Success With Seeds Viola

Viola Germination Information

Viola is the botanical name for Violet and Pansy
Viola Seed Germination How to Sow Viola:
  • The seeds of both perennial and annual types can be sown indoors at 65-70°
  • Sow them at a depth of 4 times the size of the seed and expect germination in 10-20 days
  • Sow the perennials in mid-winter or early spring to produce plants that will flower that year
  • For a spring flower display with the annuals, sow them indoors at the same time, or sow them outdoors in summer and overwinter them in a cold frame (or plant them out in the South)
  • Both the annuals and the perennials can be sown outdoors anytime from spring through fall, with germination occurring the following spring
  • When sowing seed outdoors, we recommend a maximum planting depth of 4X the width of the seed

How to Grow Viola:
Transplanting: Transplant when there are at least two sets of true leaves

Spacing: Space the seedlings 8 inches apart in a moist, rich soil

Lighting: Site them in full sun in the North; partial shade in the South. V. odorata requires less sun than the others: partial shade in the North; full shade in the South

Temperature: Pansies, violas, and Johnny Jump Ups grow best in cool temperatures, thus they are grown as spring through summer flowering plants in the North while they are planted in the fall for winter through spring flowering in the South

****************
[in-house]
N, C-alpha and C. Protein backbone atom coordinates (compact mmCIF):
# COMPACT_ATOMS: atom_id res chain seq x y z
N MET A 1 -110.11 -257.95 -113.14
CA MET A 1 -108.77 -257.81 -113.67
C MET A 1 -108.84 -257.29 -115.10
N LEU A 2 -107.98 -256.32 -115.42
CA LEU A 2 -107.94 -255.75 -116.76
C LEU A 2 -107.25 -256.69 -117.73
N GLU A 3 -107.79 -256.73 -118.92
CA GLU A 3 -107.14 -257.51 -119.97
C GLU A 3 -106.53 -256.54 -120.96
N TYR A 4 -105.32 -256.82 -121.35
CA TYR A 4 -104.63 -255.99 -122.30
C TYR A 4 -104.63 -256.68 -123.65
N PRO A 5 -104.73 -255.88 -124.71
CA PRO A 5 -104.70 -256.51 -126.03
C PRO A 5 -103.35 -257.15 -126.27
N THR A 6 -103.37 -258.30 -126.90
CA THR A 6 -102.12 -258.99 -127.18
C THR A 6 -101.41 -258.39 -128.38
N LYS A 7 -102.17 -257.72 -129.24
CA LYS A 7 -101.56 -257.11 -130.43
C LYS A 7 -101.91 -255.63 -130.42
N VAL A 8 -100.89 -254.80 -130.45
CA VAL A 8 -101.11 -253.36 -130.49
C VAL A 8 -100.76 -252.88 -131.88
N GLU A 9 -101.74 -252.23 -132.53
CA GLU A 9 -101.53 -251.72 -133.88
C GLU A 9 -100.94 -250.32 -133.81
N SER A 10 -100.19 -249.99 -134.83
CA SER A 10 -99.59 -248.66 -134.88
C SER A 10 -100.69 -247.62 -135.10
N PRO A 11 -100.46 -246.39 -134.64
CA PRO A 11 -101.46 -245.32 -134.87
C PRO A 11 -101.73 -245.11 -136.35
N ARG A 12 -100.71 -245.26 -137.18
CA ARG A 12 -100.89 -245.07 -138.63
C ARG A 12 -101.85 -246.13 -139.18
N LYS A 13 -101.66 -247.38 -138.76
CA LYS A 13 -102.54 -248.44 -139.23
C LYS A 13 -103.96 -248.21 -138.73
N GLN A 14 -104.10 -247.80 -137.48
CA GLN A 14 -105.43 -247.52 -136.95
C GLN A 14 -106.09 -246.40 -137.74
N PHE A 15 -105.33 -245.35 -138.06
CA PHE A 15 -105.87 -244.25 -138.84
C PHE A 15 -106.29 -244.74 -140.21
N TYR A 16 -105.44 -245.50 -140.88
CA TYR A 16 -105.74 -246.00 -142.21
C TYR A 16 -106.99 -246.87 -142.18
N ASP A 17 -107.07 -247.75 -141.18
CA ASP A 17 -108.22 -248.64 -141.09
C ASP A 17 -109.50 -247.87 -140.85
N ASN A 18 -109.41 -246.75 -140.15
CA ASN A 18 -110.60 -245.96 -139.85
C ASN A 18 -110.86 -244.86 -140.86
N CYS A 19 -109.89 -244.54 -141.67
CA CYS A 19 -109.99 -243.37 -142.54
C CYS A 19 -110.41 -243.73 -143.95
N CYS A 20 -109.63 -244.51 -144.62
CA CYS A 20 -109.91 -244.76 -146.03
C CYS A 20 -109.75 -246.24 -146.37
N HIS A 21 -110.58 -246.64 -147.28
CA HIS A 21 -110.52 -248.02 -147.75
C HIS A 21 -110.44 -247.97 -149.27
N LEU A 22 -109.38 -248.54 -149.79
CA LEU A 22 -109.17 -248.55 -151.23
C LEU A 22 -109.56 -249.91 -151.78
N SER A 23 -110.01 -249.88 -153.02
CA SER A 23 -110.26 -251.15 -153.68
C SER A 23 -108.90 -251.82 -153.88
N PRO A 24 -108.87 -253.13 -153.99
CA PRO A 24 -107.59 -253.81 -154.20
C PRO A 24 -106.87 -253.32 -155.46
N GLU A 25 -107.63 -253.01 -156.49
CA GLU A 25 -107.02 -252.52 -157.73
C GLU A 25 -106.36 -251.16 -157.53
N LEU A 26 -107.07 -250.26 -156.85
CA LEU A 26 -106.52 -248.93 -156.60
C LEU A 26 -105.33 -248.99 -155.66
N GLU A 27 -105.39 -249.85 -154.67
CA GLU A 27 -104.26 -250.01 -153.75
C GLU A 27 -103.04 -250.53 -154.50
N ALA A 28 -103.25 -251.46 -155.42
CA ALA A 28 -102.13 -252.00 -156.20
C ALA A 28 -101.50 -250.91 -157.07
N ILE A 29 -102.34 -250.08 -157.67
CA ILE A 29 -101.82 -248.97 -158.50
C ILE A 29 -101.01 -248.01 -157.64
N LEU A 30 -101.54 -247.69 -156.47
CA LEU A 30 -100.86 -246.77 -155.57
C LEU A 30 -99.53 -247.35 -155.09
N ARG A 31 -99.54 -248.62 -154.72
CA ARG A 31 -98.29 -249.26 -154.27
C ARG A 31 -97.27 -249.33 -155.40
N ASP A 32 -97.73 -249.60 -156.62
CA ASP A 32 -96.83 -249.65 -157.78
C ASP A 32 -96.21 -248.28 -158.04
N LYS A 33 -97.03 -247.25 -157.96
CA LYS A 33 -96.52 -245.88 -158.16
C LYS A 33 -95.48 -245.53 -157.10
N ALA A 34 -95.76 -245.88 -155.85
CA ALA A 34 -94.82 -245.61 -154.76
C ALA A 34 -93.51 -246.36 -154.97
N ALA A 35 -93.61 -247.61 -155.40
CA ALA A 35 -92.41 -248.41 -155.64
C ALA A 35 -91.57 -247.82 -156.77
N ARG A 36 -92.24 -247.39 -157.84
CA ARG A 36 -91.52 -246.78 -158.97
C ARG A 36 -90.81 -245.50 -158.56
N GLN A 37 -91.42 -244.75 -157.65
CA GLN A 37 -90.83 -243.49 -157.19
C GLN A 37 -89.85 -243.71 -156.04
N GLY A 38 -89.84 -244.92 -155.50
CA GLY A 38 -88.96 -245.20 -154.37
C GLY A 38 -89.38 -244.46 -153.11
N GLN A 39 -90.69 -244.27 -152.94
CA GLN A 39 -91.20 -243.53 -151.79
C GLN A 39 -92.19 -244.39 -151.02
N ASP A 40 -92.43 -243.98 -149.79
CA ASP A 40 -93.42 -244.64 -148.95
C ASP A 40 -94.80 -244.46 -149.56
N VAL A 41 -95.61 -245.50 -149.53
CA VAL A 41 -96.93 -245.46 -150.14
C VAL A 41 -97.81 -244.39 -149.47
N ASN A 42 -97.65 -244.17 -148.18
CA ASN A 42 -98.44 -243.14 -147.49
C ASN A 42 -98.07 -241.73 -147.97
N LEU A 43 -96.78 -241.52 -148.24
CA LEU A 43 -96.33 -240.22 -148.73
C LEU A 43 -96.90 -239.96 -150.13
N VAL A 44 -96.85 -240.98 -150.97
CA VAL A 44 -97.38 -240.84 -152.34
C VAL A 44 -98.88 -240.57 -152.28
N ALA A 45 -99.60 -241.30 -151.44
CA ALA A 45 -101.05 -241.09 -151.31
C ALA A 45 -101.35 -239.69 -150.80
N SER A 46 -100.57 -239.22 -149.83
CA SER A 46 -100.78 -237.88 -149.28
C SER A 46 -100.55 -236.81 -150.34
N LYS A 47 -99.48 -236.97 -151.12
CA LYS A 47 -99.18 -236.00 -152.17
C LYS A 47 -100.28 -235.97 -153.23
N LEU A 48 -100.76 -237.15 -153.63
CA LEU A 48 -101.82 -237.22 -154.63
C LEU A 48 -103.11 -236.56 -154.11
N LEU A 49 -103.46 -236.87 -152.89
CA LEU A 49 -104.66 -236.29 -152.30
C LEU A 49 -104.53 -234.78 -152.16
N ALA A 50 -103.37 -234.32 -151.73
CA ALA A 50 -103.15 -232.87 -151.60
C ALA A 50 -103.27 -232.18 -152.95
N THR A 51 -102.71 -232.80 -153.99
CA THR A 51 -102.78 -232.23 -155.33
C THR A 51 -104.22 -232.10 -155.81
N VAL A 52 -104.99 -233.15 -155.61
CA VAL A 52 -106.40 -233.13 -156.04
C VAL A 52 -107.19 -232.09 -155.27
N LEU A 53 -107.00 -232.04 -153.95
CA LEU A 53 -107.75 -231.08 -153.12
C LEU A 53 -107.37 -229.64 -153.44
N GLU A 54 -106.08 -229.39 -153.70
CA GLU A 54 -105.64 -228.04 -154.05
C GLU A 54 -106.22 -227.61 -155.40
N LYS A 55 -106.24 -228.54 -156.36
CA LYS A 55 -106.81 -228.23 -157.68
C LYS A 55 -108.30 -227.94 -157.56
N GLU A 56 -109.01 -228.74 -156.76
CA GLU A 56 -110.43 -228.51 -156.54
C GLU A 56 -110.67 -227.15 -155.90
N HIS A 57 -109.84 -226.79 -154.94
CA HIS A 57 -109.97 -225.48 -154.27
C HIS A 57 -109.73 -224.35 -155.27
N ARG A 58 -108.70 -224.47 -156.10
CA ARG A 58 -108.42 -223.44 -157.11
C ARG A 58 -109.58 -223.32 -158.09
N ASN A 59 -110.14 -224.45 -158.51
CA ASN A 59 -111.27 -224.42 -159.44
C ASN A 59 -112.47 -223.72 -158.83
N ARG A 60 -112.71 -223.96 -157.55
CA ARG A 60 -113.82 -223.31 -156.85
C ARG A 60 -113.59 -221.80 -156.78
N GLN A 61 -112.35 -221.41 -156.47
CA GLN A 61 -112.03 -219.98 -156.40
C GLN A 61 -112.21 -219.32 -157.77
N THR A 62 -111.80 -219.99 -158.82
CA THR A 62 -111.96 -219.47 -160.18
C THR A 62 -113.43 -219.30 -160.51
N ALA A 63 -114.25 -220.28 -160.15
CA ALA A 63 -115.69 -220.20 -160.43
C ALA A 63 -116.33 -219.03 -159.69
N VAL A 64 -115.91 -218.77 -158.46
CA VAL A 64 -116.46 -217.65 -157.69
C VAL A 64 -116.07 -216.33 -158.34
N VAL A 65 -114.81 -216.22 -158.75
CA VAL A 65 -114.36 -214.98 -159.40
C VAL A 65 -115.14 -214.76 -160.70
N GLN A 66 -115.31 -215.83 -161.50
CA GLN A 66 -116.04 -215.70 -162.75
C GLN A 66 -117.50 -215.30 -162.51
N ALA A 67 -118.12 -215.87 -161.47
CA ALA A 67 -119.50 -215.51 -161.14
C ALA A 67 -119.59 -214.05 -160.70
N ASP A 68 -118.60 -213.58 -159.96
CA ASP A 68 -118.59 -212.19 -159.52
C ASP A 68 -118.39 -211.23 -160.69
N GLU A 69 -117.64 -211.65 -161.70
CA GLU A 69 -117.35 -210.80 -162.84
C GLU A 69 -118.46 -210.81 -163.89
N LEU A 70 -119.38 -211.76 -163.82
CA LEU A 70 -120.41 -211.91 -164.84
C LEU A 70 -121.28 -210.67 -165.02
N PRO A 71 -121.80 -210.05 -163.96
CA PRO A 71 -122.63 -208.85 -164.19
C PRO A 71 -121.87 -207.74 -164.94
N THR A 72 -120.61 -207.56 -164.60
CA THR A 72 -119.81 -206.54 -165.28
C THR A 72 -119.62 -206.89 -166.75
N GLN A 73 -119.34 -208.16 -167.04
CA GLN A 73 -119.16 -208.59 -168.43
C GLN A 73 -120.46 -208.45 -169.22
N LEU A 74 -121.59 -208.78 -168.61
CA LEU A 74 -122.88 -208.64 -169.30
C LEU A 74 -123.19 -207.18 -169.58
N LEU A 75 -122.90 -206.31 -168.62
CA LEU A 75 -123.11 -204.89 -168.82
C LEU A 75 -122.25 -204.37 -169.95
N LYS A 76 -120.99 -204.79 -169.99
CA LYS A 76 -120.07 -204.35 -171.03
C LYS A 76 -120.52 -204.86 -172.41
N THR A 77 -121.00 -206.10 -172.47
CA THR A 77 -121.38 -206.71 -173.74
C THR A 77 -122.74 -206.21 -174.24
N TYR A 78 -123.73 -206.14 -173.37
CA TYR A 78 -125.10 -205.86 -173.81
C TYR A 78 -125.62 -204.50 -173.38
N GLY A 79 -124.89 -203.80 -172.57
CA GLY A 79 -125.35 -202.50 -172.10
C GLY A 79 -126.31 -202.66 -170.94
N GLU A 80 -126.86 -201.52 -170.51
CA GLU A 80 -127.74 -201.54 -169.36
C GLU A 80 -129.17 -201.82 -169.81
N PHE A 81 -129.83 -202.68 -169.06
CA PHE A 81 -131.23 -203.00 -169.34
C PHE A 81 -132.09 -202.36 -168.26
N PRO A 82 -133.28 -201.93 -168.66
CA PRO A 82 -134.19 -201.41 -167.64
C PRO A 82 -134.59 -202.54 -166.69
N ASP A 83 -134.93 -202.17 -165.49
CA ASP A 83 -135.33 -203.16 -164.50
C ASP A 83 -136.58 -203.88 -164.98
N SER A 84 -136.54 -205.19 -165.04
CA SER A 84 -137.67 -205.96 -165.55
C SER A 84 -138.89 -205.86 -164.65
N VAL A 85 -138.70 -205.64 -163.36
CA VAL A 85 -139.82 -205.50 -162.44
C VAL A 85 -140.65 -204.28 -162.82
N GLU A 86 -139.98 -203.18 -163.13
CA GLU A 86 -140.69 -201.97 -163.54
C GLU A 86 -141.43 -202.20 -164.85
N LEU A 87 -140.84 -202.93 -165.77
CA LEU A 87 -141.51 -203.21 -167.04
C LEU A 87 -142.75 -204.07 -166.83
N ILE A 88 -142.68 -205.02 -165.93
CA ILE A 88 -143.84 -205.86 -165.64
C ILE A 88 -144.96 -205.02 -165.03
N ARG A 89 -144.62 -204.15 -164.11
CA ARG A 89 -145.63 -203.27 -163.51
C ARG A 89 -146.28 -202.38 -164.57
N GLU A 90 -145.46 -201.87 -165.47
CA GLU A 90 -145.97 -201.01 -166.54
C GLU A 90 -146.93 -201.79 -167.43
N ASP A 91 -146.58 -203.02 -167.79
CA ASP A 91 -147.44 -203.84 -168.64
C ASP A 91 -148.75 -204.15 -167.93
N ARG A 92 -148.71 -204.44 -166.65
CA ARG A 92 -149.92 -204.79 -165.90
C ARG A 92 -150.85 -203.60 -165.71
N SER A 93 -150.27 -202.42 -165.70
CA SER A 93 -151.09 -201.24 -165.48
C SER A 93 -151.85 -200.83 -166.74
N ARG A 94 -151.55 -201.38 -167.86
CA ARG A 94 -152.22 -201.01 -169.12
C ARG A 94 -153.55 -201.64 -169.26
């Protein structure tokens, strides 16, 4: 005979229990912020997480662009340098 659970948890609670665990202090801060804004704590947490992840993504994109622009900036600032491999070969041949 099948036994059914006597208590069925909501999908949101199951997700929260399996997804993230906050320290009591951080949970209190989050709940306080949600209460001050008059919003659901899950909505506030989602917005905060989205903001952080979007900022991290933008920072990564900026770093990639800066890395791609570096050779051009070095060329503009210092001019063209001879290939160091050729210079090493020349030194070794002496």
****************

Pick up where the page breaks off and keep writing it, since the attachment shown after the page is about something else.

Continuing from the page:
Additional Care: Where grown year round, the annuals should be mulched in the summer to be kept cool and moist. Deadhead to promote continuous flowering and to remove seed heads. The annuals will readily self-sow, but do not germinate true-to-type. To promote compactness, pinch at planting time and throughout the growing season.

Appearance and Use:

These plants are used as bedding and edging, and in showy container displays. They all have flat, dainty, single flowers and the perennials have green, heart-shaped leaves while the annuals have green, ovate, deeply lobed leaves. V. cornuta, is a rhizomatous plant, growing 6-12 inches tall. It bears fragrant, 1-2 inch, solid or bicolor, yellow, blue, purple, red, or apricot flowers. Hardy from Zones 6-9. V. odorata is also rhizomatous. It grows to 4 inches tall. The spring flowers are 1 inch diameter, sweetly fragrant, and colored bright or deep blue. Hardy from Zones 6-8. V. tricolor, Johnny Jump Up, is a mounded plant 10 inches tall. It bears petite flowers that are tricolored purple, yellow, and white. Grown as an early spring annual in the heat of the South, however it is hardy to Zone 4. V. x wittrockiana, Pansies and Violas, grow 9 inches tall. They bear robust, 3-4 inch flowers with solid, blotched, or faced patterns in colors of red, purple, blue, bronze, yellow, white, pink, lavender, or orange

About Viola:
Pronunciation:  vi’o-lå
Lifecycle:  Annual
Origination: Violaceae, native to temperate regions
Common Name: Violet, Pansy